Todd - Yeah this movie has "TODD" written all over it! I really wish I remembered the James Bond movies better - I've seen all of them at least once but they all blur together. I like your point about recreating the scenes - somehow it seems like a lot of work and thought went into this movie, doesn't it?

batul - WATCH IT! DOOO IIIIIT! :D Or else Amrita and I will make you do so when we show up in Mumbai in March.

zeeniebaby - That song is too fabulous!

suyesh - HAHAHAH thank you!

memsaab - KULJEET. Excellent.

Anuradha - Yay! I have that same reaction when I go reading around the internet. :)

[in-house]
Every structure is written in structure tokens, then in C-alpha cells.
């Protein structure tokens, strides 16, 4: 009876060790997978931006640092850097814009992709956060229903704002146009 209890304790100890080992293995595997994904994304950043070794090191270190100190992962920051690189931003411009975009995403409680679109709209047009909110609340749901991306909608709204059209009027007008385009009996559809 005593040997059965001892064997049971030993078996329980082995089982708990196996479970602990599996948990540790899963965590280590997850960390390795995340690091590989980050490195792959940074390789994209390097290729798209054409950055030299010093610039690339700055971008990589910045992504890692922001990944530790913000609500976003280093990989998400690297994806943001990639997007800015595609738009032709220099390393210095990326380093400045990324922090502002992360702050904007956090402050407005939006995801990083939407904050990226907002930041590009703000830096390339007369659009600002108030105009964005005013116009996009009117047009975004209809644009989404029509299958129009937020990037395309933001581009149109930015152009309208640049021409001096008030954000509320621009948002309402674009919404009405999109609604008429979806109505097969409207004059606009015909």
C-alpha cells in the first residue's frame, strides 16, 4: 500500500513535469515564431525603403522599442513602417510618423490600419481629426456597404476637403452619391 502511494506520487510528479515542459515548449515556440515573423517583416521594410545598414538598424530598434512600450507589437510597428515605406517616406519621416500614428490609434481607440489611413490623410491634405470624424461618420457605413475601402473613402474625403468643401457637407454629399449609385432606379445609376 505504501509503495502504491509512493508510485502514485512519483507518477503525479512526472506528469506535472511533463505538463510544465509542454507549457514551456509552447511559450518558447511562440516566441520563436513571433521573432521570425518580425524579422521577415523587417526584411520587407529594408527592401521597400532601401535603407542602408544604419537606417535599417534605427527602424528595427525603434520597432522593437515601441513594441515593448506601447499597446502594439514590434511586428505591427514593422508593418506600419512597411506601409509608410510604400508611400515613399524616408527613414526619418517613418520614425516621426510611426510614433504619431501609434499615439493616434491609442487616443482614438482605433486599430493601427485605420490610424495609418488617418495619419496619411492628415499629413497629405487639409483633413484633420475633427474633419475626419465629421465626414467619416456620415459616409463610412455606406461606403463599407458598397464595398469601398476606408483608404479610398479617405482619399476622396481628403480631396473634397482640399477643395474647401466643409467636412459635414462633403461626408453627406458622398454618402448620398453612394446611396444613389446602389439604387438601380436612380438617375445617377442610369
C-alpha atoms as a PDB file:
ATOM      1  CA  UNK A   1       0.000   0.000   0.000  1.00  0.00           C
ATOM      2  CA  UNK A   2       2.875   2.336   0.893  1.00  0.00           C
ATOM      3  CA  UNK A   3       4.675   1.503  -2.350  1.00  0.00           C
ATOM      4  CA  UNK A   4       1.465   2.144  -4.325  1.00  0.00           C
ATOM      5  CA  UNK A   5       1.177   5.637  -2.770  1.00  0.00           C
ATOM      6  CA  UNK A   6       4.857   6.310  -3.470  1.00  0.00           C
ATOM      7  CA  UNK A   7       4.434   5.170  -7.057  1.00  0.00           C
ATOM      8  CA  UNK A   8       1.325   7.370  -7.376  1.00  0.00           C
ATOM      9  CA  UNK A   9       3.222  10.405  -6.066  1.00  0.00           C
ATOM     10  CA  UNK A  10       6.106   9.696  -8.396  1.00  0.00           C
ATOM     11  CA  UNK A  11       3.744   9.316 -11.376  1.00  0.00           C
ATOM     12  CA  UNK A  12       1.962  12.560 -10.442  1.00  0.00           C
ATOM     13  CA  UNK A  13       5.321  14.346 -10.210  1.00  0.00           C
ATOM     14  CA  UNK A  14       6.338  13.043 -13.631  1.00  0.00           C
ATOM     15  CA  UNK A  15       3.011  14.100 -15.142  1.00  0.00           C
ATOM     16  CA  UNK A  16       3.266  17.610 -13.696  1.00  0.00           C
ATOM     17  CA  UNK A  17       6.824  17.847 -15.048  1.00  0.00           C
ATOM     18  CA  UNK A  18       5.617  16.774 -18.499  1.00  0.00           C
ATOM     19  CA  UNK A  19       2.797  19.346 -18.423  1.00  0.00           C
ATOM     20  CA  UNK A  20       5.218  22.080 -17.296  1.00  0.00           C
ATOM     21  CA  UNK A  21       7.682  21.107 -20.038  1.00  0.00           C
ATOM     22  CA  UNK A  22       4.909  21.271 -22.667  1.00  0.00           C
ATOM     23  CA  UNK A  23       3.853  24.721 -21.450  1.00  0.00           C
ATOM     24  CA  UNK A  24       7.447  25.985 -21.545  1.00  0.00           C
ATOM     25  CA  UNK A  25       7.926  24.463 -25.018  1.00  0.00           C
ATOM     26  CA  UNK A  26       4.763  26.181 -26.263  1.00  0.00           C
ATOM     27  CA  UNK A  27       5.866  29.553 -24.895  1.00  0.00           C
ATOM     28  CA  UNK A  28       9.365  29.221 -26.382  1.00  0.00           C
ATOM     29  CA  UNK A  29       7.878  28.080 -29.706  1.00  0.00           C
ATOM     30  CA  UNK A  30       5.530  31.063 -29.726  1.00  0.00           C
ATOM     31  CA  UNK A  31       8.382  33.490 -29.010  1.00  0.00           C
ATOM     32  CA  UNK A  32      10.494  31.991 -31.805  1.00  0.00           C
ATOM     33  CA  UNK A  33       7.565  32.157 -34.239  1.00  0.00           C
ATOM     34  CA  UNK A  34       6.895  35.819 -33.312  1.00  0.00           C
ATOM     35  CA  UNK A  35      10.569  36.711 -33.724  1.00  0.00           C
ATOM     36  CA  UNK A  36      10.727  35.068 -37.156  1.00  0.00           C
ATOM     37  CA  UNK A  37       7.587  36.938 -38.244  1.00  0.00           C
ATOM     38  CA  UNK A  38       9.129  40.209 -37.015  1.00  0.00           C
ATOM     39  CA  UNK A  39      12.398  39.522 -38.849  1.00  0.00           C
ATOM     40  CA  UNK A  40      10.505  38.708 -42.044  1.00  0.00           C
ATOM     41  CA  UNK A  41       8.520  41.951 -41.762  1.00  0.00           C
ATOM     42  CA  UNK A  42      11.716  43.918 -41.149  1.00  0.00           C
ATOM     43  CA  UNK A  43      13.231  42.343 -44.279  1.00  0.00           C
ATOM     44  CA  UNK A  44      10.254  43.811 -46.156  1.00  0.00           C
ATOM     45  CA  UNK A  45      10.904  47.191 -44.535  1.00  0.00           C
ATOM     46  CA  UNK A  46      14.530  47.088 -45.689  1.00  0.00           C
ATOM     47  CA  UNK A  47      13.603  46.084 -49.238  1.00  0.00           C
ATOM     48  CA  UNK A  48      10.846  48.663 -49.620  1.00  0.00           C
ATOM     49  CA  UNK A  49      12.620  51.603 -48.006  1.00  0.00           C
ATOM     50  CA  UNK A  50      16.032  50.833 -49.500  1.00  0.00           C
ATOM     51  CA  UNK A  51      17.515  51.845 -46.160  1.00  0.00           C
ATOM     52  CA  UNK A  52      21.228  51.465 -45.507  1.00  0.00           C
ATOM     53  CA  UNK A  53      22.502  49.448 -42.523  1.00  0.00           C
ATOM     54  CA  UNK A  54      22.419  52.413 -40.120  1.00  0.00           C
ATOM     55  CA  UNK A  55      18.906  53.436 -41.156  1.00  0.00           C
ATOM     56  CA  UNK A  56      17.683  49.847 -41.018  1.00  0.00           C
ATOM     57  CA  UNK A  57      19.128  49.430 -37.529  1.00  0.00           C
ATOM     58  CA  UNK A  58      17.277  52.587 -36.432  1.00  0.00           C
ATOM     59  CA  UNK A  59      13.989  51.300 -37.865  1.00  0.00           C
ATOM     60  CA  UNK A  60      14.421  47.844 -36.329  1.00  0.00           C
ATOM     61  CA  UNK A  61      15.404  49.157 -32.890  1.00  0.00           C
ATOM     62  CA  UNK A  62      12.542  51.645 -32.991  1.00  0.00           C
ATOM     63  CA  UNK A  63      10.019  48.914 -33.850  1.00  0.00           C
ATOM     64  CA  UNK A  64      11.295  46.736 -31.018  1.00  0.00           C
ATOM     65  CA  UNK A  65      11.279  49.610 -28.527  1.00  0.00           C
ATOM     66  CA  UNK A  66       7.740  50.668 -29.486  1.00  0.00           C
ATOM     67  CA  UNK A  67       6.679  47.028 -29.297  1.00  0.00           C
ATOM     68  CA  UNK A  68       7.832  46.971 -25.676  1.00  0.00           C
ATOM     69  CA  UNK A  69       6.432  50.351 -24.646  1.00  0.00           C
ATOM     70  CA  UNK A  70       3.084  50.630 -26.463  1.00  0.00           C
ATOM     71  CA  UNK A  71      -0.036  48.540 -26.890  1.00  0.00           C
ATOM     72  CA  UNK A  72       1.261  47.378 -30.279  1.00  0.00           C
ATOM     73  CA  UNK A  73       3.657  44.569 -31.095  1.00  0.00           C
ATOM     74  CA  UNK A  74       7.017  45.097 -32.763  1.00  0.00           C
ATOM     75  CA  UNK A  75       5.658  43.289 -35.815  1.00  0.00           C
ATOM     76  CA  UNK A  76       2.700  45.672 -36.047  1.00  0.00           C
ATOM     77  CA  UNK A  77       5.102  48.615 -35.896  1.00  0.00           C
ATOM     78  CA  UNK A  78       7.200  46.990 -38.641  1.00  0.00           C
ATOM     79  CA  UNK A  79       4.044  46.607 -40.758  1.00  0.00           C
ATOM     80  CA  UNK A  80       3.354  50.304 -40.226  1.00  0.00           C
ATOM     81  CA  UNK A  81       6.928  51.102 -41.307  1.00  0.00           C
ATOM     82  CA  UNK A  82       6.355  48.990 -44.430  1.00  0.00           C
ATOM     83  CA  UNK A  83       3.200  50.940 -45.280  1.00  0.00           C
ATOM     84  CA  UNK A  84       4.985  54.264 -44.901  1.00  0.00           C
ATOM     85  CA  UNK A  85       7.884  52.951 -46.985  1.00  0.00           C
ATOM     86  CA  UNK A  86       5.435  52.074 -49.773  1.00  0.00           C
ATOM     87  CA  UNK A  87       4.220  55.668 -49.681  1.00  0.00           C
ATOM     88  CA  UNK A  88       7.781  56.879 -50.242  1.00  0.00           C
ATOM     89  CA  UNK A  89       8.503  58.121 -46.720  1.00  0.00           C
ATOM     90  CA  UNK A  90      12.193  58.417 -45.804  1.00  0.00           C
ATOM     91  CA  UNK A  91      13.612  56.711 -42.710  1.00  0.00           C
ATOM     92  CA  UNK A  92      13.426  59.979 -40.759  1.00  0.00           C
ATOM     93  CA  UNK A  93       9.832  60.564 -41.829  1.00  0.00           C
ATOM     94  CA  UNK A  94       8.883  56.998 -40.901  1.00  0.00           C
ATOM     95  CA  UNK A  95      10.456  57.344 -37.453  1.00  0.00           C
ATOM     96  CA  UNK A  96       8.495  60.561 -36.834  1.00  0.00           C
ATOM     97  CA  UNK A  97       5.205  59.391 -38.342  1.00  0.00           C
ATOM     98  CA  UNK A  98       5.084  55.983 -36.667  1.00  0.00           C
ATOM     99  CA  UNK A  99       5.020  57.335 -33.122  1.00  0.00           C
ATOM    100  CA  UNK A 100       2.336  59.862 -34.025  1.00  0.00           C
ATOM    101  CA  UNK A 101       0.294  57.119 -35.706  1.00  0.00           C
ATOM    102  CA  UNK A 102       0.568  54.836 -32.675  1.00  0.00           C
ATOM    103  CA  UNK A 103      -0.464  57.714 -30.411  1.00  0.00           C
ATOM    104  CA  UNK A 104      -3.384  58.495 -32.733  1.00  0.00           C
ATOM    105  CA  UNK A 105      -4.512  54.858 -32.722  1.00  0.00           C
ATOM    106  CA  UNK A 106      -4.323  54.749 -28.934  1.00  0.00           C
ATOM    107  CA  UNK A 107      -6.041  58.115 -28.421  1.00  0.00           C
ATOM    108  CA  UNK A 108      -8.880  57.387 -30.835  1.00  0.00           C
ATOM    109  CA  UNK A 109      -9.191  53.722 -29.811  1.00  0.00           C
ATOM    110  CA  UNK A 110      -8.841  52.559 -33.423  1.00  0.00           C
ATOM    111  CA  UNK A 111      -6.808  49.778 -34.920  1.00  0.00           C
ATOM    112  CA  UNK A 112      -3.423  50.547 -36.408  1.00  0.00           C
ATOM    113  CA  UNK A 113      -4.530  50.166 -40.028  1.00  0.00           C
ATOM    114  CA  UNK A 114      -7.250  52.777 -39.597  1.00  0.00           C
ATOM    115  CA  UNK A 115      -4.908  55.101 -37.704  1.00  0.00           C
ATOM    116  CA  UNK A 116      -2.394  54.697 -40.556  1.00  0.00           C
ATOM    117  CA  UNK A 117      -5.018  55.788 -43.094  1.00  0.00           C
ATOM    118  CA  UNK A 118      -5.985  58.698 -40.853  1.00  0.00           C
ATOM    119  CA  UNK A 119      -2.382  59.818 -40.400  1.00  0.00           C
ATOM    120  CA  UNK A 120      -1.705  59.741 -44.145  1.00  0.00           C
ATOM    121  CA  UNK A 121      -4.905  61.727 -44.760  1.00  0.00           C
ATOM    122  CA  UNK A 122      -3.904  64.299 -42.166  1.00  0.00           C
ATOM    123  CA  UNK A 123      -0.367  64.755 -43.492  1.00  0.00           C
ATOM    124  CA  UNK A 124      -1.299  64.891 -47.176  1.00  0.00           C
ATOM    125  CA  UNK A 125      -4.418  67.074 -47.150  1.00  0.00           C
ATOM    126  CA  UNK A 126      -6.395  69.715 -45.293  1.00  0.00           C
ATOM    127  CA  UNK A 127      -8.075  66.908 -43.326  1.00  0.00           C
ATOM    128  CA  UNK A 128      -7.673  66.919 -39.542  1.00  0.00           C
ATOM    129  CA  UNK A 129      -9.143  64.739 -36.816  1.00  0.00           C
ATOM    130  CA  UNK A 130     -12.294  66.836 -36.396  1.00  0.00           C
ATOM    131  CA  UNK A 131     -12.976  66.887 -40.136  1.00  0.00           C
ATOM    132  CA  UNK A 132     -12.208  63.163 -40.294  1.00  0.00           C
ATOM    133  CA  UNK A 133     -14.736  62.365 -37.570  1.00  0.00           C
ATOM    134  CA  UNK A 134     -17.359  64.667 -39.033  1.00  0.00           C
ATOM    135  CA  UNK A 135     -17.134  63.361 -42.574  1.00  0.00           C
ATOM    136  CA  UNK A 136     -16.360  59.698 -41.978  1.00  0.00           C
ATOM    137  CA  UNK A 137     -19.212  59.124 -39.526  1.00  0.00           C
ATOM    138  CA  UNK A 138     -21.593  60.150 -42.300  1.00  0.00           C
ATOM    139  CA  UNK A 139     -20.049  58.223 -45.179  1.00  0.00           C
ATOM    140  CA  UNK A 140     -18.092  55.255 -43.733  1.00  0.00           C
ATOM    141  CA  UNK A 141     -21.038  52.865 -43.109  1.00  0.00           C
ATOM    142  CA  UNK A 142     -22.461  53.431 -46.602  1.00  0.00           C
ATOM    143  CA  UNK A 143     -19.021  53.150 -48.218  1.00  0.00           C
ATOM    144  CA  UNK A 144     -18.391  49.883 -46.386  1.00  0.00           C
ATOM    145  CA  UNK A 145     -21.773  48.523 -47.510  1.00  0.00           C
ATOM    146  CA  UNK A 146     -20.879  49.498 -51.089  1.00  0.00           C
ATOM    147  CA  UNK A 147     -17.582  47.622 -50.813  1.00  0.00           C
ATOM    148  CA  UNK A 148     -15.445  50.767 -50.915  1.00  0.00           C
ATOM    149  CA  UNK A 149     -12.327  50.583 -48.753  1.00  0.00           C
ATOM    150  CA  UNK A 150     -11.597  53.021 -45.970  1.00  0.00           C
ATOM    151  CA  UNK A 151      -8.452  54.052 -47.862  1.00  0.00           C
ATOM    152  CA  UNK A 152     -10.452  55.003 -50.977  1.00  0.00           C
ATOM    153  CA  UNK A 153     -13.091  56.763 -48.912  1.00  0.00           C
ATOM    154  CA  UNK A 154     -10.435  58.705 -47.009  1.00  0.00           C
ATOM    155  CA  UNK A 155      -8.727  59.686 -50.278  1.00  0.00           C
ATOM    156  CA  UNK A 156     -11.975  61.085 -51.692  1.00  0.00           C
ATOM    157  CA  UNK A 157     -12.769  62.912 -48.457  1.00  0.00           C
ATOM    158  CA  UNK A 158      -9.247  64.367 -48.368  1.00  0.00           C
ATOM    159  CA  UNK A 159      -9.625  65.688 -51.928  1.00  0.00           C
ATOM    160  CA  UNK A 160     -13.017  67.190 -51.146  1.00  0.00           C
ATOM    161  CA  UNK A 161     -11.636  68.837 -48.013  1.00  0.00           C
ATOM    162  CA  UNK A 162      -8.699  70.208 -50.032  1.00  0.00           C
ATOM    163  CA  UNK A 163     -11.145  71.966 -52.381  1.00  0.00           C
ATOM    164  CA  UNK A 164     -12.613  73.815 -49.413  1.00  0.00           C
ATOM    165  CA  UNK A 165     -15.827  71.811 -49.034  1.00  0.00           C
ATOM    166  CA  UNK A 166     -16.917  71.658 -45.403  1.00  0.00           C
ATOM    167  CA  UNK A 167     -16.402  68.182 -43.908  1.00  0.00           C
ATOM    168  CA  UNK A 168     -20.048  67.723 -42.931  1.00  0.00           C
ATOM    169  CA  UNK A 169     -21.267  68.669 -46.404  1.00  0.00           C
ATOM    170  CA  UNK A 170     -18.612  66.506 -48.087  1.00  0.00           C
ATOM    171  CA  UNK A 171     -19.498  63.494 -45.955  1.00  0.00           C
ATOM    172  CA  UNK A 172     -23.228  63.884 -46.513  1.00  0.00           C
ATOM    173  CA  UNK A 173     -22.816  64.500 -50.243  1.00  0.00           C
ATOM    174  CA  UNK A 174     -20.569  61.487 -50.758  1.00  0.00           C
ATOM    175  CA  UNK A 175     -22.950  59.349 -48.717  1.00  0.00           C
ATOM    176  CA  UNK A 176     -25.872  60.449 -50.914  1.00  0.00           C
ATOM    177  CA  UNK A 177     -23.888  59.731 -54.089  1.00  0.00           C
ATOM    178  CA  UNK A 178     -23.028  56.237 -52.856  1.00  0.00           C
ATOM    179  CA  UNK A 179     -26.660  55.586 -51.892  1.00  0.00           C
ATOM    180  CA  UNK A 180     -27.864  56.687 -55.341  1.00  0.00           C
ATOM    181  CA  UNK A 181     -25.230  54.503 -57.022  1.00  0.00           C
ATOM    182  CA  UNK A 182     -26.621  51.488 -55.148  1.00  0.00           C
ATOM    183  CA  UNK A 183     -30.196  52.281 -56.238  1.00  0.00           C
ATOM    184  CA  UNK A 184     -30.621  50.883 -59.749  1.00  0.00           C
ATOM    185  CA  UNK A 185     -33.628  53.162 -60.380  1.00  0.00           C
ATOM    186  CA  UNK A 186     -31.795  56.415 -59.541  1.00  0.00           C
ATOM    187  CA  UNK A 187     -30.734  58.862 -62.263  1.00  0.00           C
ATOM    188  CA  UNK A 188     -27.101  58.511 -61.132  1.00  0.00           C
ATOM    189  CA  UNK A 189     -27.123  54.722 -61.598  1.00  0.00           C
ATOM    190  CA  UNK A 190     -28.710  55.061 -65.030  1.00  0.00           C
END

Anonymous said…
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wow.. i am shocked to see this blog.. are you big big fan of bollywood movies.. really great great post on charas picture...i am really impress.. free classifieds india
Retroman said…
Memsaab-right as usual about Kuljeet. He was somewhere in between Ranjeet and the unnamed heavies who populated the boss's gang. He was excellent in Roti Kapda aur Makaan and Deewar
Retroman - Great user name, by the way! I will be on the lookout for more of Kuljeet - seems like he's in lots of the movies that are right up my alley. :)